Archive for January, 2006

Diabetic Lessons

Wednesday, January 11th, 2006

I knew I wasn’t going to enjoy it when I saw the chairs were all in a big circle. When I saw that one of the discussion points was “How do you feel about your diabetes?”, my heart sank into my boots.

I left work early – and missed an hour in the gym – for two hours of all the stuff that was in the information pack my doctor gave me on day one. We didn’t have to hug each other, which was lucky really, given the others who were there, and we weren’t encouraged to treat our diabetes as our friend, but it was pretty mind-numbingly rubbish.

Still, I managed to avoid saying out loud what I was thinking, so my patience is improving if nothing else.

We Don’t Need No Education

Tuesday, January 10th, 2006

Did anyone see Blair on the news this evening, pressure-washing graffiti off a wall?

Where were his goggles? What about gloves? Overalls? Considering how much his shambolic mess of a government claims to promote Health and Safety in the workplace, it was a shameful display. Of course there were no chemicals, it was just low-pressure water. He wasn’t really cleaning the wall, any more than he’s really running the country.

Ahem…on to what this evening’s blog was originally going to be about…

I’ve got to go to night school :-(

Ever since I had my diagnosis of diabetic-ness, the nurse at the local surgery has been pestering me to go to classes about how to be diabetic. Personally I’ve never had a problem with that, although if there were classes on how to stop being diabetic I’d sign up in a flash. Still, I tried ignoring them for a while, and that didn’t work: Then they booked me in to a course of lessons on Friday morning.

After I explained the realities of working for a living to them, they went quiet for a while, but now they’ve come back and given me three Wednesday evening sessions, starting tomorrow. I’ve phoned and told them that I’ll miss the middle session – I’m taking exams next week – but they’re pretty insistent that I go to the two I can make, and they’ll sort the rest out later. In the hope of shutting them up, I’ve agreed.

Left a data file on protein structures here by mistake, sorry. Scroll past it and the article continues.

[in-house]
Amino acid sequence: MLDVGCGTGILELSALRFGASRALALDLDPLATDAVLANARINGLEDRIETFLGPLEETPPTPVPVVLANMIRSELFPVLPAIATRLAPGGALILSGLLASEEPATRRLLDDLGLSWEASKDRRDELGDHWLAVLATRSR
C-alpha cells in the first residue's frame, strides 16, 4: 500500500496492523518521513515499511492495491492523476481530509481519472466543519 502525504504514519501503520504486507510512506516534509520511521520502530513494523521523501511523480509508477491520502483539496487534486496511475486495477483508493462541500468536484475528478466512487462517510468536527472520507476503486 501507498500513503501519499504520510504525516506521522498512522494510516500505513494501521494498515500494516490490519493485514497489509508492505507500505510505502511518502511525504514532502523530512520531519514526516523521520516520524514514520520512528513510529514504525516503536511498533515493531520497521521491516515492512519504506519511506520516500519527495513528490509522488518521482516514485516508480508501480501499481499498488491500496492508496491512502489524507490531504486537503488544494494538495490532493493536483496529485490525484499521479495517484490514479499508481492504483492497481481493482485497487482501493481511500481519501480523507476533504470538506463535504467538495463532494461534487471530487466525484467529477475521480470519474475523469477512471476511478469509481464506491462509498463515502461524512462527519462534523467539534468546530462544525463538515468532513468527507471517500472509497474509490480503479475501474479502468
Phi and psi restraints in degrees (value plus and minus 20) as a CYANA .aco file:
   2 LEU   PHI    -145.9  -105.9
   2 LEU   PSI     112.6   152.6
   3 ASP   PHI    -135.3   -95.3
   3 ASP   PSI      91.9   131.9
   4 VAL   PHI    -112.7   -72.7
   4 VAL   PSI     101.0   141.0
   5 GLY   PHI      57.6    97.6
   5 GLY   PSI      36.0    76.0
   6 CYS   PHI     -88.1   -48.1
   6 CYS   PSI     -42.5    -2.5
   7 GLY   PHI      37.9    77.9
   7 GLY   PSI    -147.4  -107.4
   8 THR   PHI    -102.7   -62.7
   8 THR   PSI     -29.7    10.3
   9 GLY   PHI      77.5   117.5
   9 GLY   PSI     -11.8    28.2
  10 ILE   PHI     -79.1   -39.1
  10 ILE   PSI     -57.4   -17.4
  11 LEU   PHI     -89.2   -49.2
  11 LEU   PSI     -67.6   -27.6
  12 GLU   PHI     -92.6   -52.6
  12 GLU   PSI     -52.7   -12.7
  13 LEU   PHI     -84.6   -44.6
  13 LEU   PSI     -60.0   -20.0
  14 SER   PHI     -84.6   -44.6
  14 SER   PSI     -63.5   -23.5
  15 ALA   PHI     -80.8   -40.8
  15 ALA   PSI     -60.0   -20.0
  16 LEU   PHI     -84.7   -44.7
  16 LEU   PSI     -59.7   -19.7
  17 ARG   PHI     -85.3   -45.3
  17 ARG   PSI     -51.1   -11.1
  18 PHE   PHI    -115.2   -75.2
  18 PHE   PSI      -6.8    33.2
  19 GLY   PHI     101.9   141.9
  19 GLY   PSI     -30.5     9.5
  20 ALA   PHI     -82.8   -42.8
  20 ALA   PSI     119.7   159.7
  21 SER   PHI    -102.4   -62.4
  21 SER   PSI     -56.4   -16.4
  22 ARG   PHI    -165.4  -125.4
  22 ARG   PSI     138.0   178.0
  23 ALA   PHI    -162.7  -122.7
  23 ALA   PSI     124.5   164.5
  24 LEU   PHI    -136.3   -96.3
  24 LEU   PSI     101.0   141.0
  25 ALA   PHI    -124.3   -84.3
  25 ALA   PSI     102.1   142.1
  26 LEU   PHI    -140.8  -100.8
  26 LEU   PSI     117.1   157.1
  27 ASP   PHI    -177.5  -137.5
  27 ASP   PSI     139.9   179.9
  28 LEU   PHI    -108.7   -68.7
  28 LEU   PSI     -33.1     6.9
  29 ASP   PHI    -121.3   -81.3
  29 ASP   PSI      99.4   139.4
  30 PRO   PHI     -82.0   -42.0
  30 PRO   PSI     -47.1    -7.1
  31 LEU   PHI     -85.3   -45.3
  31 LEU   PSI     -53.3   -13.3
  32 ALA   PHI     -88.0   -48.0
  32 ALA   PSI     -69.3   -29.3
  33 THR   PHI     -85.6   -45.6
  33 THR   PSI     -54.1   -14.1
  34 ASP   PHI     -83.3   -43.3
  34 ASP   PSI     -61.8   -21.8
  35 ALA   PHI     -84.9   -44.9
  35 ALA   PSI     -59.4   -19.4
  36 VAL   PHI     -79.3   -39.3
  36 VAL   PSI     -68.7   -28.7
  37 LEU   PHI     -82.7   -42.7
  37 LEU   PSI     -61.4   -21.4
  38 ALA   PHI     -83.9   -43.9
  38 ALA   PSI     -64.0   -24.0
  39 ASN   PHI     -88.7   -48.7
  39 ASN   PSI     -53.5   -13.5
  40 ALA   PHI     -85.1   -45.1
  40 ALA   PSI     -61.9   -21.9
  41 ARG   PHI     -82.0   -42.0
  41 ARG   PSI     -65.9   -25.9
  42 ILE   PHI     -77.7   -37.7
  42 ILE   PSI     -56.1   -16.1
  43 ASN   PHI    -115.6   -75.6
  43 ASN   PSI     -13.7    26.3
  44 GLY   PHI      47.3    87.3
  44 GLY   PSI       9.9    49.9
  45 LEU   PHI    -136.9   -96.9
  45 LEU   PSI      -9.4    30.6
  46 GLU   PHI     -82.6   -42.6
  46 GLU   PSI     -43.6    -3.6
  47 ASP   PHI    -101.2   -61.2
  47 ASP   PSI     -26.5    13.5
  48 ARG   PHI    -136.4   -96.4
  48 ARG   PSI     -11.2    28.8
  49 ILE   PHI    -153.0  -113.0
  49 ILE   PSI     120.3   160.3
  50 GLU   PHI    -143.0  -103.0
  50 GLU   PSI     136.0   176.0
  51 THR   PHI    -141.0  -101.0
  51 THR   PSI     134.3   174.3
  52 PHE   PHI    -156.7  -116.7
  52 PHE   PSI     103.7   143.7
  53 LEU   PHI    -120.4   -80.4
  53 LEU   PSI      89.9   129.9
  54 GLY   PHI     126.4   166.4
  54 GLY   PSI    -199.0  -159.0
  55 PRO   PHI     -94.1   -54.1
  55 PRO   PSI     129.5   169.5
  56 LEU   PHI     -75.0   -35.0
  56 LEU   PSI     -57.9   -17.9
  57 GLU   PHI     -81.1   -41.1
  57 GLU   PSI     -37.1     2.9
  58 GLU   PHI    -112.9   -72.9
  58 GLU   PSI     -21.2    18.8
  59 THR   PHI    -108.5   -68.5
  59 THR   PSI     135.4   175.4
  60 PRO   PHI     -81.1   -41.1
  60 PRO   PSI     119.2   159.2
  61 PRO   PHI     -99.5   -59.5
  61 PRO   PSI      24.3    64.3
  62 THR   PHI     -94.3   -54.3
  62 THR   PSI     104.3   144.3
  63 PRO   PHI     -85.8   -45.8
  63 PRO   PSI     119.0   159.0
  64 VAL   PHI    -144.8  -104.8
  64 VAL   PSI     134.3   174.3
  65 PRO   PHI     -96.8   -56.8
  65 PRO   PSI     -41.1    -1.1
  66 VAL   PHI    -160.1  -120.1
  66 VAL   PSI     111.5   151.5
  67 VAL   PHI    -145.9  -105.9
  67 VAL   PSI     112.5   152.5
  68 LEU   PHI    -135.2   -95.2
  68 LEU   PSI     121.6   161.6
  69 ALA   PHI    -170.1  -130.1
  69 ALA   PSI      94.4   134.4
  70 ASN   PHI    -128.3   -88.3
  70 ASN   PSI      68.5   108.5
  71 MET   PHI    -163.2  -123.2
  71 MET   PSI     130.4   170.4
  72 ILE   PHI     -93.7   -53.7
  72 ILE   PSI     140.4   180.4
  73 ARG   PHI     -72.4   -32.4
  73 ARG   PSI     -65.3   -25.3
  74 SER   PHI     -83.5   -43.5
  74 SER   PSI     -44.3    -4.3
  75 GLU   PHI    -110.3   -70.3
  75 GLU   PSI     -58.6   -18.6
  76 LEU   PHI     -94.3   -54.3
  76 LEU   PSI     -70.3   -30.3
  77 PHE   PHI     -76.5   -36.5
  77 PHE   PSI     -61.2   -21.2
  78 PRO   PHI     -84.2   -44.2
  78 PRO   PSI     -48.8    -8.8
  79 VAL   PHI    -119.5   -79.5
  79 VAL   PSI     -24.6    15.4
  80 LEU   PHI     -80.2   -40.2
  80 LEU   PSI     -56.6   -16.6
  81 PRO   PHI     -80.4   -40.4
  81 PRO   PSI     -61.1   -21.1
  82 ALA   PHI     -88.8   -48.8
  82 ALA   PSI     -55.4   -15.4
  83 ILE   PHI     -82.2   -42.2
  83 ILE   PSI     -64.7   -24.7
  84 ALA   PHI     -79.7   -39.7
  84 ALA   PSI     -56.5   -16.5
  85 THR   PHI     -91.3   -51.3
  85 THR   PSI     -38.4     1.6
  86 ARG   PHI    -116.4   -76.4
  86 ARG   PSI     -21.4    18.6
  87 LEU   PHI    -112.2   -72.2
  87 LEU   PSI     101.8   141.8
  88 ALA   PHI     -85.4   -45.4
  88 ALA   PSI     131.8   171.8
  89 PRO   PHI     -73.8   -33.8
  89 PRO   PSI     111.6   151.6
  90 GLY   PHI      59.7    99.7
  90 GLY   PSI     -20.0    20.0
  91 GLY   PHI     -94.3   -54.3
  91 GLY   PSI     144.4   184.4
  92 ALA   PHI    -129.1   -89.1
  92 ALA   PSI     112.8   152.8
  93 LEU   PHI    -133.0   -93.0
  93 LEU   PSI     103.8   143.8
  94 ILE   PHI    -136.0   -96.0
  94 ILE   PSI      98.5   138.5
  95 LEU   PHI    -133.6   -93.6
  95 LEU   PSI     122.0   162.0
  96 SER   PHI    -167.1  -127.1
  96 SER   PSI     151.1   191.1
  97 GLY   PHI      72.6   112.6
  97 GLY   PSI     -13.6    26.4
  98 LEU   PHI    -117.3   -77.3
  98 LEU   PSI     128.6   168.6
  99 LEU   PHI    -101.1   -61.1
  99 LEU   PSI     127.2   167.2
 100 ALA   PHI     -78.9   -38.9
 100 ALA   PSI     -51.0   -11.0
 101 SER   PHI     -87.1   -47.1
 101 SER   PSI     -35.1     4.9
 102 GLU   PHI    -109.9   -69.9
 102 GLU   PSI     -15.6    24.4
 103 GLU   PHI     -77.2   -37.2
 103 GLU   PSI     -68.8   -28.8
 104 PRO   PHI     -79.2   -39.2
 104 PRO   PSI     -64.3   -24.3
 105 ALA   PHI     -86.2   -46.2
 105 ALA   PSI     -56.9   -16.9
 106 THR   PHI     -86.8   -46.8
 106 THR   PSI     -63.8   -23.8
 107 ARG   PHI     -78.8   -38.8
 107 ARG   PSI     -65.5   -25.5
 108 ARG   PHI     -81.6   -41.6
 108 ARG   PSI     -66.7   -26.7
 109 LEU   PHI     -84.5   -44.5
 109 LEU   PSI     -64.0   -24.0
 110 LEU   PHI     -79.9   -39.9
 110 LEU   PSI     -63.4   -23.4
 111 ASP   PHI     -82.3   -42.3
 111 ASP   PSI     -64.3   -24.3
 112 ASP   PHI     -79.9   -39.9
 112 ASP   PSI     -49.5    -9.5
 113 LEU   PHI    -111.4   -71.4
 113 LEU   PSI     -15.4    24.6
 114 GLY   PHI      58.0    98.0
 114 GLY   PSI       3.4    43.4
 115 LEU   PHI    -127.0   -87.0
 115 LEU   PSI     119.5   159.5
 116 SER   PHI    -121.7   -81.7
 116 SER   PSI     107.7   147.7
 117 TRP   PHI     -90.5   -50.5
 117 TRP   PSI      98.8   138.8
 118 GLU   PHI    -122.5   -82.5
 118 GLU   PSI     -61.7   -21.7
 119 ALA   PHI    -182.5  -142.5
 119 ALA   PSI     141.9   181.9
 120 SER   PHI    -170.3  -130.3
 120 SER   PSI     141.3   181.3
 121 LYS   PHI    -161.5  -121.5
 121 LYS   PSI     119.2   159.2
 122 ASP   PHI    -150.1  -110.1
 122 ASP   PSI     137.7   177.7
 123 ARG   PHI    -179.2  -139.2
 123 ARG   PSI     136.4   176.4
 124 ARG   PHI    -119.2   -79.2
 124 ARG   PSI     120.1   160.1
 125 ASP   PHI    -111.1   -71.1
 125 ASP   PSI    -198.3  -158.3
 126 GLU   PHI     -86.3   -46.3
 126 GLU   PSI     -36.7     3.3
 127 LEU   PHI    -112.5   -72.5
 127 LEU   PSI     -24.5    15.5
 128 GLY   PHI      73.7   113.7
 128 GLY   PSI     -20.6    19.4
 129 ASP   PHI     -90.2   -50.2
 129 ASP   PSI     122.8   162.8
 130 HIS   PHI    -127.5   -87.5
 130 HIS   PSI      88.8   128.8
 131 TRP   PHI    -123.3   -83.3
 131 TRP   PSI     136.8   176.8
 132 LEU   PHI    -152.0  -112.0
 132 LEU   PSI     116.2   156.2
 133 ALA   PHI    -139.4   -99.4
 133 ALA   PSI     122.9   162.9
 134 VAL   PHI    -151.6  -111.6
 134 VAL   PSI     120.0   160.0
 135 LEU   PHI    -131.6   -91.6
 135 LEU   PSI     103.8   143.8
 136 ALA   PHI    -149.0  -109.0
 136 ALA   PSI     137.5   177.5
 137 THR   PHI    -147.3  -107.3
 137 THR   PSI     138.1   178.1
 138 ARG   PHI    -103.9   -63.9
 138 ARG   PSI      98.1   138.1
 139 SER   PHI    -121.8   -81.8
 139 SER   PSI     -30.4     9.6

The sessions last for two hours each – meaning that I’ll miss a gym session for each of them – and seem pretty basic, from how they’re described in the paperwork. I’m hoping to God they’re at least going to be useful, and not just touchy-feely contact sessions to help us all get in touch with our inner beings. I LIKE touchy-feely, but only when I can choose who I’m touchy-feely with. I’m also willing to bet that going to these sessions won’t be the end – I expect as soon as I’ve done these they’ll start bothering me about something else.

It seems the last year – since the Rubbish Hospital first had me in for the pre-op checks – have been punctuated by regular bouts of me getting home, opening the post, and yelling “Why don’t they bloody leave me alone!!!”. Watch this space for details of exciting diabetes lessons.

I wonder if they’ll serve coffee and sticky jam doughnuts at half time?

Pandora’s Box

Monday, January 9th, 2006

I love this always-available internet thingy.

Last Saturday night, I was laying in bed, half asleep and listening to the BBC Radio 4 quiz programme “Masterteam”. As the programme finished, I remembered that I’d been meaning to find out what the theme tune is called.

In a matter of moments – and without even waking up properly – I’d fired up the PDA, logged on to the BBC website, and found out that the tune’s called “Pandora II”. It’s written by Paul Hart and David Arnold, and played by the Royal Philharmonic Orchestra.

Before I fell asleep, I even made a few blog notes :-)

Further Adventure

Sunday, January 8th, 2006

I had an Exciting Occurrence this afternoon!